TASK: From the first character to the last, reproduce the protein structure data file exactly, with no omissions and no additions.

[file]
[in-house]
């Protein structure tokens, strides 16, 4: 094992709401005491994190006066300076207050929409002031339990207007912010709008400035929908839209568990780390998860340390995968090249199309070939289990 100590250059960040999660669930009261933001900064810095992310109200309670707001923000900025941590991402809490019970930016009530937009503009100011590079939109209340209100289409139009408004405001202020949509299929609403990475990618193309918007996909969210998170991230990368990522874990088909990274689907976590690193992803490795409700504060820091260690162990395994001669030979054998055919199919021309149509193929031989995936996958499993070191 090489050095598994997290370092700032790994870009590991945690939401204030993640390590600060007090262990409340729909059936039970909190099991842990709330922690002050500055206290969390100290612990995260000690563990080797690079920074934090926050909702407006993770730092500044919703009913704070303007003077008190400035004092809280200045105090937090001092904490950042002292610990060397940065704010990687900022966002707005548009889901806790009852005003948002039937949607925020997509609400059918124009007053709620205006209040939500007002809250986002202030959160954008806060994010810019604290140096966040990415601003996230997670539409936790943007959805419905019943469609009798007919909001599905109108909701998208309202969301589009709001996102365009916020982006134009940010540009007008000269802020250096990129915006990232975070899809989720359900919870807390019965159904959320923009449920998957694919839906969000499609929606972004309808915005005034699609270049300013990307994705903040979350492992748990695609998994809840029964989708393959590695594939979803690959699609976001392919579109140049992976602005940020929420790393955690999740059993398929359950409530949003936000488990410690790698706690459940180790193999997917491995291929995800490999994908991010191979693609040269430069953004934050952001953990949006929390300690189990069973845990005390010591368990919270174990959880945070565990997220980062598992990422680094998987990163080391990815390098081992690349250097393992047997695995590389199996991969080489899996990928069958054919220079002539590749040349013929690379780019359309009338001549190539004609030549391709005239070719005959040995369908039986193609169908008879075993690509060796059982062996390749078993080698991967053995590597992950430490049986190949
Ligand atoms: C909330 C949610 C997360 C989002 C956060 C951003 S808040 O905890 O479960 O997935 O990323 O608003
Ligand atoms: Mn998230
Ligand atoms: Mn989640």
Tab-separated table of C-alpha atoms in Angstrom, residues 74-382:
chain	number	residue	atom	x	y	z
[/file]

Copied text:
[in-house]
């Protein structure tokens, strides 16, 4: 094992709401005491994190006066300076207050929409002031339990207007912010709008400035929908839209568990780390998860340390995968090249199309070939289990 100590250059960040999660669930009261933001900064810095992310109200309670707001923000900025941590991402809490019970930016009530937009503009100011590079939109209340209100289409139009408004405001202020949509299929609403990475990618193309918007996909969210998170991230990368990522874990088909990274689907976590690193992803490795409700504060820091260690162990395994001669030979054998055919199919021309149509193929031989995936996958499993070191 090489050095598994997290370092700032790994870009590991945690939401204030993640390590600060007090262990409340729909059936039970909190099991842990709330922690002050500055206290969390100290612990995260000690563990080797690079920074934090926050909702407006993770730092500044919703009913704070303007003077008190400035004092809280200045105090937090001092904490950042002292610990060397940065704010990687900022966002707005548009889901806790009852005003948002039937949607925020997509609400059918124009007053709620205006209040939500007002809250986002202030959160954008806060994010810019604290140096966040990415601003996230997670539409936790943007959805419905019943469609009798007919909001599905109108909701998208309202969301589009709001996102365009916020982006134009940010540009007008000269802020250096990129915006990232975070899809989720359900919870807390019965159904959320923009449920998957694919839906969000499609929606972004309808915005005034699609270049300013990307994705903040979350492992748990695609998994809840029964989708393959590695594939979803690959699609976001392919579109140049992976602005940020929420790393955690999740059993398929359950409530949003936000488990410690790698706690459940180790193999997917491995291929995800490999994908991010191979693609040269430069953004934050952001953990949006929390300690189990069973845990005390010591368990919270174990959880945070565990997220980062598992990422680094998987990163080391990815390098081992690349250097393992047997695995590389199996991969080489899996990928069958054919220079002539590749040349013929690379780019359309009338001549190539004609030549391709005239070719005959040995369908039986193609169908008879075993690509060796059982062996390749078993080698991967053995590597992950430490049986190949
Ligand atoms: C909330 C949610 C997360 C989002 C956060 C951003 S808040 O905890 O479960 O997935 O990323 O608003
Ligand atoms: Mn998230
Ligand atoms: Mn989640």
Tab-separated table of C-alpha atoms in Angstrom, residues 74-382:
chain	number	residue	atom	x	y	z